Last weekend, a Major Junior hockey game in New Brunswick was cancelled because the home team had too many players suffering from the flu. If that happened at the professional level, it’s hard to predict what the ripple effect would be. Already, in many parts of the country, there is evidence of H1N1 hysteria. I imagine it would increase to unpredictable levels if an NHL game was shut down.
In October, the reaction to the unsettling H1N1 death of a 13-year-old boy who played hockey in the Toronto area was enormous. Many people have suggested it touched off a wave of panic. Imagine the reaction if the flu’s next victim is one of the country’s best known hockey players.
Never mind just the Albertans, but would you buy that argument?
Times of crisis call for difficult decisions, including how we put a value on one life over another. Some people in Alberta are complaining that a young baby could theoretically die because the Calgary Flames jumped the queue.
Is that what this argument should boil down to? If that’s the case, should we also be asking how many babies in lesser-developed countries are going to die because we spent our money on ourselves in this country? That’s a slippery slope.
Or should we be asking have we made the most reasonable decisions based on a wide variety of concerns? Keeping the national psyche up will be an important challenge in the next while, and the distraction of pro sports will play a role. Imagine, for a moment, what the impact would be if the Canadian Football League’s Grey Cup was cancelled because of H1N1.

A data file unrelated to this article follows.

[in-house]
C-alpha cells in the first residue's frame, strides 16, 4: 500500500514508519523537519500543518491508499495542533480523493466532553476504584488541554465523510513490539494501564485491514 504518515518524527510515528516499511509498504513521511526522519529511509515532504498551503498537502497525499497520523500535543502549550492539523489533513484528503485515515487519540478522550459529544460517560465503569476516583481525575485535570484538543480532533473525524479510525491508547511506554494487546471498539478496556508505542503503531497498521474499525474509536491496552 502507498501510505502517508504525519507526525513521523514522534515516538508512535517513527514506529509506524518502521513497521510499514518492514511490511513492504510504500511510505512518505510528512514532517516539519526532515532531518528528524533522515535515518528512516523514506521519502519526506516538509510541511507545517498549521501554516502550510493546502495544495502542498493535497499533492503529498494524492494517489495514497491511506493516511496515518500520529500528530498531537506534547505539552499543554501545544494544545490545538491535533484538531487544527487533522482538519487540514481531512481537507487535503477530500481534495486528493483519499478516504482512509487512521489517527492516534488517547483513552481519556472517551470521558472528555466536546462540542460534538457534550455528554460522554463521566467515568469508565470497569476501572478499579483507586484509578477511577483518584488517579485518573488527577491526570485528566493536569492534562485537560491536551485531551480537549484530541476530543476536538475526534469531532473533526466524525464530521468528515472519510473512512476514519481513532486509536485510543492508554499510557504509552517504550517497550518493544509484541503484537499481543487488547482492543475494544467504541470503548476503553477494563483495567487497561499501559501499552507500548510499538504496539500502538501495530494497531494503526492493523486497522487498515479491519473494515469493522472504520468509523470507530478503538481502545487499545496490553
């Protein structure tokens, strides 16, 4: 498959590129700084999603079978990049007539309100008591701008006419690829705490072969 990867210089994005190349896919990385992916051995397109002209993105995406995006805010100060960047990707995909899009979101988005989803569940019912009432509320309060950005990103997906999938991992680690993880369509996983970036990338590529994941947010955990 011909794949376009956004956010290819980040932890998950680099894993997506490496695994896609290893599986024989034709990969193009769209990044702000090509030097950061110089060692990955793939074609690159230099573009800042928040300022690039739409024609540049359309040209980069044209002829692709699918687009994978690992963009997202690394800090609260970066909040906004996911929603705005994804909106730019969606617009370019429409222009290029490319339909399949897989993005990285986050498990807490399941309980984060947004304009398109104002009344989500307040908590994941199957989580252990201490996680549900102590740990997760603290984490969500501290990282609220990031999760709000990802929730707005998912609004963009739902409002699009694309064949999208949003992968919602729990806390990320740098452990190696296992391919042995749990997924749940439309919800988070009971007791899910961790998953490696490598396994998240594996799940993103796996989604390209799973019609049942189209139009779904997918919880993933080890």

If the Flames had made that argument, would they have swayed anyone?
We like to complain that hockey players have become part of the rich elite, and are far-removed from the “everyman” image they once had. But there is a reason why hockey players get paid in the millions of dollars a year. There is a reason why families pay more than $400 on a Saturday night to attend an NHL game. There is a reason why millions are spent on upgraded TV packages so people can follow their favorite snipers. It’s because the spectacle the players provide has, in its own way, become an essential service in Canada.
Unfortunately, professional athletes and teams sometimes act as if they live in a world with its own rules and regulations. Even before the H1N1 crisis, it would have been reasonable to ask questions about how pro teams access the public health care system in Canada. Is it possible that some teams and athletes are already in the habit of calling in favors to fast-track injury treatment? If your brother had to wait a couple of months before getting knee surgery, how do you think the injured hockey player got the procedure done in a hospital operating room in a matter of a few days?
In the end, the most fundamental question raised by the Flames’ H1N1 controversy is about transparency.
We may be hockey rabid enough in this country that some people are ready to see their favorite stars like Jarome Iginla jump the queue. I don’t really know.
I just know that any chance for a sympathetic reaction was lost when someone decided to proceed without full disclosure. That raises questions about honor. No one gets very far when they’ve lost their honor, and the good that should come from pro sport is severely diminished.
Bob Babinski is a Montreal-based sports reporter and producer. Read more of his blogs at www.good4sports.wordpress.com.